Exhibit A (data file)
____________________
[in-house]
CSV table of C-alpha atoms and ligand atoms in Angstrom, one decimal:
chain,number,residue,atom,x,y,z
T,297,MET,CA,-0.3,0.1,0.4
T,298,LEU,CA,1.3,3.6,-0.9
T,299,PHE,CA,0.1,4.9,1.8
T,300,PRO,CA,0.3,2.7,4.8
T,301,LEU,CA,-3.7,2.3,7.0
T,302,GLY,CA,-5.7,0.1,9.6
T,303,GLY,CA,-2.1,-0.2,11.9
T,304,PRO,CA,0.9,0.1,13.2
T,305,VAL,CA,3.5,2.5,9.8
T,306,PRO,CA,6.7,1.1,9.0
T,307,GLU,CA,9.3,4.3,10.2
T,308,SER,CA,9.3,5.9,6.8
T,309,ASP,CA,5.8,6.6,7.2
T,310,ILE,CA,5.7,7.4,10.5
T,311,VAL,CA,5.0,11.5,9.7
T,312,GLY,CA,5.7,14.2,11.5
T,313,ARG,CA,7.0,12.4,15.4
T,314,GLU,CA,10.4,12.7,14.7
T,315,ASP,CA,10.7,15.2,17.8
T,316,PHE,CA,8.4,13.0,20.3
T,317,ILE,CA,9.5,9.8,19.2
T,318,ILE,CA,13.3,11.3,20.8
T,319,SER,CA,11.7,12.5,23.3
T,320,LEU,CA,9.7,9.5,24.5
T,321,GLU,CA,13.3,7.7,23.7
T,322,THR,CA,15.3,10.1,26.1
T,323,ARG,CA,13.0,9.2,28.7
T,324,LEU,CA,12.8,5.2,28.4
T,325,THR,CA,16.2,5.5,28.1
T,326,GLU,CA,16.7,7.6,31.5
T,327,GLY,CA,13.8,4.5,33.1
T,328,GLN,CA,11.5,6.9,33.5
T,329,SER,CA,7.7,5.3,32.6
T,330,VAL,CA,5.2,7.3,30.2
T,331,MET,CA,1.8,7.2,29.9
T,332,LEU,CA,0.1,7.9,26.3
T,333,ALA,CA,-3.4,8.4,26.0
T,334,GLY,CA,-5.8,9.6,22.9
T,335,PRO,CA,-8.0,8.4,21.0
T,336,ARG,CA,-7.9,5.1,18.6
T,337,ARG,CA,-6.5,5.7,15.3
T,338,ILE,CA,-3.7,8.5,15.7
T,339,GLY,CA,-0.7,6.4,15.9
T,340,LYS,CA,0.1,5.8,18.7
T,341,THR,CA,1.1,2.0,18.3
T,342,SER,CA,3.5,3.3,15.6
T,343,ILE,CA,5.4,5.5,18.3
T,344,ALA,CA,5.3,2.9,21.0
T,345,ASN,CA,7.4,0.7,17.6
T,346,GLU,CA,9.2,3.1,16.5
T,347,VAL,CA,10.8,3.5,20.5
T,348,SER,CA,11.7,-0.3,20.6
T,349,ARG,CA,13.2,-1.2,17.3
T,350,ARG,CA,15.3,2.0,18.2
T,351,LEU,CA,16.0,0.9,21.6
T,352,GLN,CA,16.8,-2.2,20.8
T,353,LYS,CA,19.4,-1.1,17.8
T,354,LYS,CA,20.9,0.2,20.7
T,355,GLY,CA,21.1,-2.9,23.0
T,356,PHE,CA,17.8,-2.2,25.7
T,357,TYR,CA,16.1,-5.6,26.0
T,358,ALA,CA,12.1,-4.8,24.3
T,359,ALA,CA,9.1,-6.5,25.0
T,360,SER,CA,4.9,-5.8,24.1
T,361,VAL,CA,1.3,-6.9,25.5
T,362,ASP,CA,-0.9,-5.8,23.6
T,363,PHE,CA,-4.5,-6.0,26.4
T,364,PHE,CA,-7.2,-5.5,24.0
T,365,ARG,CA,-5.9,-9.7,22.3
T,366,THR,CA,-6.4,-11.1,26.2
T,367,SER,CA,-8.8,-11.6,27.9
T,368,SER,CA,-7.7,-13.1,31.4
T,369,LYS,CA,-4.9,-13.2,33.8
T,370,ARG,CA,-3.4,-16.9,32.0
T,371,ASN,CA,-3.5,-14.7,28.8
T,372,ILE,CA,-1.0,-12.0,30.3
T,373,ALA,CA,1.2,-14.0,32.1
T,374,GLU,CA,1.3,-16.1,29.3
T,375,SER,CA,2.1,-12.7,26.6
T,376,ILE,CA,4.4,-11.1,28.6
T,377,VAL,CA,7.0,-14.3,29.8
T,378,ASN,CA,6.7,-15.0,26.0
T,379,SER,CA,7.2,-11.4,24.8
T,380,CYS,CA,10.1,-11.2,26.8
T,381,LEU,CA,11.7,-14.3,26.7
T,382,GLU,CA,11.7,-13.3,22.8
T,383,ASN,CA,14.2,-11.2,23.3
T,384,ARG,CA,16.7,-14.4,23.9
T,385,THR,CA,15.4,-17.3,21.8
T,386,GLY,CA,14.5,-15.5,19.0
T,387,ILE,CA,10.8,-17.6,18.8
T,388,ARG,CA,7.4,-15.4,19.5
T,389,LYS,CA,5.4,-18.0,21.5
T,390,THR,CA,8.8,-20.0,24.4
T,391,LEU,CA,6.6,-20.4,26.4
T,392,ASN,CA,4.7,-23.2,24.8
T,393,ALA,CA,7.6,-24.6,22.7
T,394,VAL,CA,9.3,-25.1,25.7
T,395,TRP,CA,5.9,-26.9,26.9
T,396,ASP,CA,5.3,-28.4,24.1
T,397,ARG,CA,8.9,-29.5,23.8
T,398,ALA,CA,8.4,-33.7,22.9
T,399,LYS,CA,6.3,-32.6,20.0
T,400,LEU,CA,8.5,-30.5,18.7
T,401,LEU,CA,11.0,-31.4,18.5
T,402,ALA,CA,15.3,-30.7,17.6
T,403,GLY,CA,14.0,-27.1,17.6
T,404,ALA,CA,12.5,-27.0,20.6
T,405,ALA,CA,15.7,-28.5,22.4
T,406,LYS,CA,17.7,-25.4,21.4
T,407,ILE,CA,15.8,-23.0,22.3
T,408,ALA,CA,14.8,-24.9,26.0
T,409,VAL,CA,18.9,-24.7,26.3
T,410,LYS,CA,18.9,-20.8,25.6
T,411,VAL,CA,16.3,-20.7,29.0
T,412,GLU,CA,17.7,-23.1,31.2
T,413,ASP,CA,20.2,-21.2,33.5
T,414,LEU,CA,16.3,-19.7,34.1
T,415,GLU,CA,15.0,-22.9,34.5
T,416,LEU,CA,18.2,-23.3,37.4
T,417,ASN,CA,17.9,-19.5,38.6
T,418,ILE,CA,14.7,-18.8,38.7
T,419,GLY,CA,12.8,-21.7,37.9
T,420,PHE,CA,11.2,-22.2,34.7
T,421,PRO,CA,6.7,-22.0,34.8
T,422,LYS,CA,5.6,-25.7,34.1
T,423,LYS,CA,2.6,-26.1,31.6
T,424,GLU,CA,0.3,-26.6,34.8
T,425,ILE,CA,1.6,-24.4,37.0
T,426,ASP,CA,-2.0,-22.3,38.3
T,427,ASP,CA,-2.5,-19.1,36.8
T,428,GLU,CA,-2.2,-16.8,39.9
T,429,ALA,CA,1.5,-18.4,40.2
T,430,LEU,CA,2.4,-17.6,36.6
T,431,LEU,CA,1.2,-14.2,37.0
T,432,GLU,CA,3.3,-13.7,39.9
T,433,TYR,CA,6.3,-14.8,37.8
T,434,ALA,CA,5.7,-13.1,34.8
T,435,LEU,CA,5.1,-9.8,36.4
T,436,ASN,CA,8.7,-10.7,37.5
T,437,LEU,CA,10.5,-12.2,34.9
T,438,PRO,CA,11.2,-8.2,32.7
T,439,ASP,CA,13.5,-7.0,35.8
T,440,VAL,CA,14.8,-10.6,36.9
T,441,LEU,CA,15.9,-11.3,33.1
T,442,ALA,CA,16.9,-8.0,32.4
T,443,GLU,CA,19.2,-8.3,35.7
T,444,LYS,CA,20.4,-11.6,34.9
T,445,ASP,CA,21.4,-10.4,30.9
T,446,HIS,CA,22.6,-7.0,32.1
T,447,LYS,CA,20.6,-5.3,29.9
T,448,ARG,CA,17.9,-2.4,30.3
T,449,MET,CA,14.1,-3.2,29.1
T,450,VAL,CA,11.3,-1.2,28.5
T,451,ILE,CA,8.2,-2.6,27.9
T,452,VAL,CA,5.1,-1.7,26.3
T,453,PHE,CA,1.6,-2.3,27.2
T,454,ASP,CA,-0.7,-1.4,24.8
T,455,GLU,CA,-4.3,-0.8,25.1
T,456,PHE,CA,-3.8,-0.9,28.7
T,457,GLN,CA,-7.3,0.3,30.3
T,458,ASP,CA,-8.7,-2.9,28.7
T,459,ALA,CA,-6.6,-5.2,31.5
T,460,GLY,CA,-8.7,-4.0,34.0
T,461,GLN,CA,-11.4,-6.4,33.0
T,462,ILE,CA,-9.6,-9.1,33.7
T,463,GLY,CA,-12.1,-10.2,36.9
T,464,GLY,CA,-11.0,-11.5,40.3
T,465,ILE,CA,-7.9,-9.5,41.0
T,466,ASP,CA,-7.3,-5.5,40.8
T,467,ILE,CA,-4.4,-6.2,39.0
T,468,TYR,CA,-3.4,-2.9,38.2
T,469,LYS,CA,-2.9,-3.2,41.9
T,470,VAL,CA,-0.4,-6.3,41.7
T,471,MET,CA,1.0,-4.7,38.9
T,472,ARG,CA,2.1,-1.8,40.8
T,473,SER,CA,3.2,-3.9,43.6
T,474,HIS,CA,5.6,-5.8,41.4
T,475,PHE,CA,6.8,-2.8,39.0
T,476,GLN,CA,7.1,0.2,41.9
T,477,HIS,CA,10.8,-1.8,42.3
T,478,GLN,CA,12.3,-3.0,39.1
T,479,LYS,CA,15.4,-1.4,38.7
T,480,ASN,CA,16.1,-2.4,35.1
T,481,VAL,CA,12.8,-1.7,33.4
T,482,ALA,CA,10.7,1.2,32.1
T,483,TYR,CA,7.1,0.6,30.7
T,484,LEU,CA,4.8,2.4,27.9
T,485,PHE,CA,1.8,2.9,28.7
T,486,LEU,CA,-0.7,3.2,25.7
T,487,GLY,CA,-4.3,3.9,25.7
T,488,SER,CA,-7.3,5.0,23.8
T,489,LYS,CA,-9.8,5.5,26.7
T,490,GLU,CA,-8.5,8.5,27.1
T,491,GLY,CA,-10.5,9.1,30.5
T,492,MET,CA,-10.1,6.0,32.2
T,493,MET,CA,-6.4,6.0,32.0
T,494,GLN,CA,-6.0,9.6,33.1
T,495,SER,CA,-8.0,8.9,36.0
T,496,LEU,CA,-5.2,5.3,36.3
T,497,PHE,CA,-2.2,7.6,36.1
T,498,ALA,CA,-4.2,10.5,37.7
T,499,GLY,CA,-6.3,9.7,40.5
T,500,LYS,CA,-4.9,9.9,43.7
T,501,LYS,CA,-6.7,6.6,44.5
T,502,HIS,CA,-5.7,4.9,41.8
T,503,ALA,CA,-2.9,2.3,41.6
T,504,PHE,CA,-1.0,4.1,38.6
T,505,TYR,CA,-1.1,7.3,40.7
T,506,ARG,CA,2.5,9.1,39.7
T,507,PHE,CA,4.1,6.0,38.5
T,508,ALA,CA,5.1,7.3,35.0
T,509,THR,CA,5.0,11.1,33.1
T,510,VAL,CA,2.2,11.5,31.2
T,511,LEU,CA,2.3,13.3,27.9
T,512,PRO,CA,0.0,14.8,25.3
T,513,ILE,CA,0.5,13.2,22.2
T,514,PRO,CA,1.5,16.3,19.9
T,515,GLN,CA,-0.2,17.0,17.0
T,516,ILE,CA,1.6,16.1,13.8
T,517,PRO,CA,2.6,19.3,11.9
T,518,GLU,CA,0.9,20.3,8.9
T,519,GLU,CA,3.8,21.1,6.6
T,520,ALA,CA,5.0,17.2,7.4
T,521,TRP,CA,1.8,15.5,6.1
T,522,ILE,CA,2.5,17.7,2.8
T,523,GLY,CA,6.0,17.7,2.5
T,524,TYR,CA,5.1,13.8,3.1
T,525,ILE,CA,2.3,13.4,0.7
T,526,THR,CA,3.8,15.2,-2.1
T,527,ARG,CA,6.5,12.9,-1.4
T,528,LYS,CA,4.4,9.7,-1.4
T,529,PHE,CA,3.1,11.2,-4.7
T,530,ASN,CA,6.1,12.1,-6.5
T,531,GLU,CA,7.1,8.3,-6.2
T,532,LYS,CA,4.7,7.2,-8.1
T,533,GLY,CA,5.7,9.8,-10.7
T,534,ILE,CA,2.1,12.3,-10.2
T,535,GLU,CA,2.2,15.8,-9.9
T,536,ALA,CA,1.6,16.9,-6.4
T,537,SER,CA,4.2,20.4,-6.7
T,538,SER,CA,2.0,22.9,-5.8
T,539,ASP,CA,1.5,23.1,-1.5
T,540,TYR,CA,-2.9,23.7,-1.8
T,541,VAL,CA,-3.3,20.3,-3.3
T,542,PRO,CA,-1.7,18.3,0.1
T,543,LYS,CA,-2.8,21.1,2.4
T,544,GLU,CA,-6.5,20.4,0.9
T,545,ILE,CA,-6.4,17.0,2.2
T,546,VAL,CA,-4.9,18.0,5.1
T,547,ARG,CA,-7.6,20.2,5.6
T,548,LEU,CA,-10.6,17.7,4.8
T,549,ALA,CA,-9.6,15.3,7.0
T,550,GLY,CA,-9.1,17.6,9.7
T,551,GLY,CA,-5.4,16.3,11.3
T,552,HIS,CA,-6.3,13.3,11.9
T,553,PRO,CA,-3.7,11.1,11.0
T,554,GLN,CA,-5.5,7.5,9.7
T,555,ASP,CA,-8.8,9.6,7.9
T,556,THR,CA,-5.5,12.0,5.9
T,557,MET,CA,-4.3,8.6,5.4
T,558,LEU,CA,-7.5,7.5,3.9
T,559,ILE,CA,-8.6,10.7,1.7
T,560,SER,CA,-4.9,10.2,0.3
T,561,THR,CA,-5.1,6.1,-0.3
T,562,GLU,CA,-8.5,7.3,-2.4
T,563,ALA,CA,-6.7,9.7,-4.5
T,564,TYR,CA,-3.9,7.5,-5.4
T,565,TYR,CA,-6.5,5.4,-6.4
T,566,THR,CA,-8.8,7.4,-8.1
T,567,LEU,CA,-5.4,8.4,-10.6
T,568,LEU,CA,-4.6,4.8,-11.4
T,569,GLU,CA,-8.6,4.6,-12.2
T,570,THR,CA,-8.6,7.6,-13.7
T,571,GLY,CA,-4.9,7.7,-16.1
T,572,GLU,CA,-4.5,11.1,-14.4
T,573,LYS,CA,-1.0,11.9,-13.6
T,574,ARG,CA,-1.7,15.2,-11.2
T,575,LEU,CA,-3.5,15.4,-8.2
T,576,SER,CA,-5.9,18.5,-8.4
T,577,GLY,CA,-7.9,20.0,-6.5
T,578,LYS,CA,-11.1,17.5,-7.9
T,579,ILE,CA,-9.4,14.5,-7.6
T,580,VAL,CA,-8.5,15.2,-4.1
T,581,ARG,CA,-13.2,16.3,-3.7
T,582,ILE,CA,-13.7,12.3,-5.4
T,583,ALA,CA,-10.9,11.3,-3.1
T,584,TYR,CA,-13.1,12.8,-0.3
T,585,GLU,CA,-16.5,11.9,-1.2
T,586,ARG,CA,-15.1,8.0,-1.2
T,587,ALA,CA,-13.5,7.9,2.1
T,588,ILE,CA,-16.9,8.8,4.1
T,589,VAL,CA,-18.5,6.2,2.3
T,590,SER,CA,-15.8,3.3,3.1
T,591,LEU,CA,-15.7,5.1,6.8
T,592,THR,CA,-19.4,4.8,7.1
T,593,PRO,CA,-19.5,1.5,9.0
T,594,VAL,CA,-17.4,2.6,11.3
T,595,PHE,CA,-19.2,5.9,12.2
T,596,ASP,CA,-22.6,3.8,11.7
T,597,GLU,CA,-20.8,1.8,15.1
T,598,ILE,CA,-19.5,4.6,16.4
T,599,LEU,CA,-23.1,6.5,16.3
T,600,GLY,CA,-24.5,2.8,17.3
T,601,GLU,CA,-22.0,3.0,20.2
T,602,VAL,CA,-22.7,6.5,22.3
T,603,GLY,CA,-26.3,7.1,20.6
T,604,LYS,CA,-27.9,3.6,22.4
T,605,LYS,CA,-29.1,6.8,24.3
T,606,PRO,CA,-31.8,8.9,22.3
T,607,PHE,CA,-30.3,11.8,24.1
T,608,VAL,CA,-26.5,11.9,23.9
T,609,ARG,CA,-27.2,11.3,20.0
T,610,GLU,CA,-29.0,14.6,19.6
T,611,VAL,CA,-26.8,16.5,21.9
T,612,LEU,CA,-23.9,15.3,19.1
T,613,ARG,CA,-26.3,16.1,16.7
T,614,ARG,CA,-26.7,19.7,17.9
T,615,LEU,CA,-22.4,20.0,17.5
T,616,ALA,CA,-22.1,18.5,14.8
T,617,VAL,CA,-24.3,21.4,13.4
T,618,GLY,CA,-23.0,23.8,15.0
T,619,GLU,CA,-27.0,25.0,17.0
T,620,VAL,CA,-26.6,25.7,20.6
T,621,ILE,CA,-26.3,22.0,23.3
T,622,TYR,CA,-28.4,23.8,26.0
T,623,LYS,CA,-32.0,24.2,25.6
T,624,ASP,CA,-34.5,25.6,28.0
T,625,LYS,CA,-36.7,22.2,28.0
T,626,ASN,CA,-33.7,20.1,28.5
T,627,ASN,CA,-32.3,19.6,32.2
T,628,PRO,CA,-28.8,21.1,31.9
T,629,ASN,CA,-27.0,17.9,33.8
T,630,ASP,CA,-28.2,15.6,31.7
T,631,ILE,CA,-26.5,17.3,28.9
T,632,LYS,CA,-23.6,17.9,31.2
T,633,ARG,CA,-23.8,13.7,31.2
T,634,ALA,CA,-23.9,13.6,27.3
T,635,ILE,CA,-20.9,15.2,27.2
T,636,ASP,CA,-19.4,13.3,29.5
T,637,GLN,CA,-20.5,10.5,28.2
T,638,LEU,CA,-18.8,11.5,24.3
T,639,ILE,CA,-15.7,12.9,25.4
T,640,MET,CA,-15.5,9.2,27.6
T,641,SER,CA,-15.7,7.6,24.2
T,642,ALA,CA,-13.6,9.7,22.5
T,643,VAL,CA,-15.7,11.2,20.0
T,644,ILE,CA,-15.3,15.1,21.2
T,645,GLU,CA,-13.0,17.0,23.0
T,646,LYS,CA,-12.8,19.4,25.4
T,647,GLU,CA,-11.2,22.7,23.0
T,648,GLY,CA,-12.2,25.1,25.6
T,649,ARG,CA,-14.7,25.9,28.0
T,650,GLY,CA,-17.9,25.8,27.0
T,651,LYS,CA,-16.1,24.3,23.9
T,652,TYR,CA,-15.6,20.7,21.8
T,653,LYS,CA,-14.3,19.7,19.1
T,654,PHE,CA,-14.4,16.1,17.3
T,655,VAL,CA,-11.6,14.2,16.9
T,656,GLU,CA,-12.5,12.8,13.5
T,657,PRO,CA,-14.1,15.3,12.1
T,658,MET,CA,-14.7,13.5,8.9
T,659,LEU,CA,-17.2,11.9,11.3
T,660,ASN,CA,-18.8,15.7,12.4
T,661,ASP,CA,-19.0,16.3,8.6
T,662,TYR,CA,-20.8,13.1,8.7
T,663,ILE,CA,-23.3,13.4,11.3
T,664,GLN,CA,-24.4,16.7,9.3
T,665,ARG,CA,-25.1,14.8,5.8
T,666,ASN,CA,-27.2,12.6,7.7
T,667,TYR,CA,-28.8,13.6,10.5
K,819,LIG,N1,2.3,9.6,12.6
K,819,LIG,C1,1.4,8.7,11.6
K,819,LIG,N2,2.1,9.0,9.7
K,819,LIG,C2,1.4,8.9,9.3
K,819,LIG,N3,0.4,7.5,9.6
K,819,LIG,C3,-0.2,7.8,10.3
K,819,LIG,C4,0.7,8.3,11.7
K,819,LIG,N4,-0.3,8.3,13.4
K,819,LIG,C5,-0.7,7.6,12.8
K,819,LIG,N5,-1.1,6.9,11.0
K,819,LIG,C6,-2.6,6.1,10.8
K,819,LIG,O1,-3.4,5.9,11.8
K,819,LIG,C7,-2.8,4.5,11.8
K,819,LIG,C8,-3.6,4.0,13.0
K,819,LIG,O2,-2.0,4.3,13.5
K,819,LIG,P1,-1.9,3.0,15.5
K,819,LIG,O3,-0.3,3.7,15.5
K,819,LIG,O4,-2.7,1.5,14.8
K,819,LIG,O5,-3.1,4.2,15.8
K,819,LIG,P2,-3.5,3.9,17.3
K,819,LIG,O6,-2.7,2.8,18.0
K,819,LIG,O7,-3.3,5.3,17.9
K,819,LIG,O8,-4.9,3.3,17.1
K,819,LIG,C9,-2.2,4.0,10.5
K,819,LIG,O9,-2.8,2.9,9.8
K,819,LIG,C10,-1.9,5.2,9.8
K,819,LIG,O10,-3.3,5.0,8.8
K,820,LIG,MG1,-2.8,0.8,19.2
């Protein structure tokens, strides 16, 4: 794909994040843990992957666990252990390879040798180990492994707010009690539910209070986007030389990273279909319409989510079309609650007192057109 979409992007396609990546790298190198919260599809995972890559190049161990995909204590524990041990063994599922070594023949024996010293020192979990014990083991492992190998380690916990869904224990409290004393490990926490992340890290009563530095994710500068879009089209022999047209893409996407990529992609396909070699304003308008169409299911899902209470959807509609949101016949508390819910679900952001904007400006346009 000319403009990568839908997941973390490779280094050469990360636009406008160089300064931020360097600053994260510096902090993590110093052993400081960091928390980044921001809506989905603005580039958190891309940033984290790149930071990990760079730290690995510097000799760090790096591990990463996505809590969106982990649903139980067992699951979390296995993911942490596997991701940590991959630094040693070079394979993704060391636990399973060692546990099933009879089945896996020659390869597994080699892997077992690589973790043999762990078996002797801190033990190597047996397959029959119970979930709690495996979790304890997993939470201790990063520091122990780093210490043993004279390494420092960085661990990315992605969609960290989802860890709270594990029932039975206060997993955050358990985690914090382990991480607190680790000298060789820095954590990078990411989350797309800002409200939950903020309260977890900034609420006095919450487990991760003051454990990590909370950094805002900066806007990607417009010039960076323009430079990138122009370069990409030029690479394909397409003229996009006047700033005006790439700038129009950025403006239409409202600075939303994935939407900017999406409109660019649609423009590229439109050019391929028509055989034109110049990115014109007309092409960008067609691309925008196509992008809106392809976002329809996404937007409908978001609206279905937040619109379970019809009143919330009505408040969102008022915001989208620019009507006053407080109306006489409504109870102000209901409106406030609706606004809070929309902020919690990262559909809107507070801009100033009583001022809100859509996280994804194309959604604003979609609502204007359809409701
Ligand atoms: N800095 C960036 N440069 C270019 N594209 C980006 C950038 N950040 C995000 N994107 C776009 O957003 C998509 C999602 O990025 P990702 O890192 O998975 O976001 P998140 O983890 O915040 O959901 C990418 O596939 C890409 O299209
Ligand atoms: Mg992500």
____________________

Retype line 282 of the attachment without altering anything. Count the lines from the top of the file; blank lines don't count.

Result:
T,575,LEU,CA,-3.5,15.4,-8.2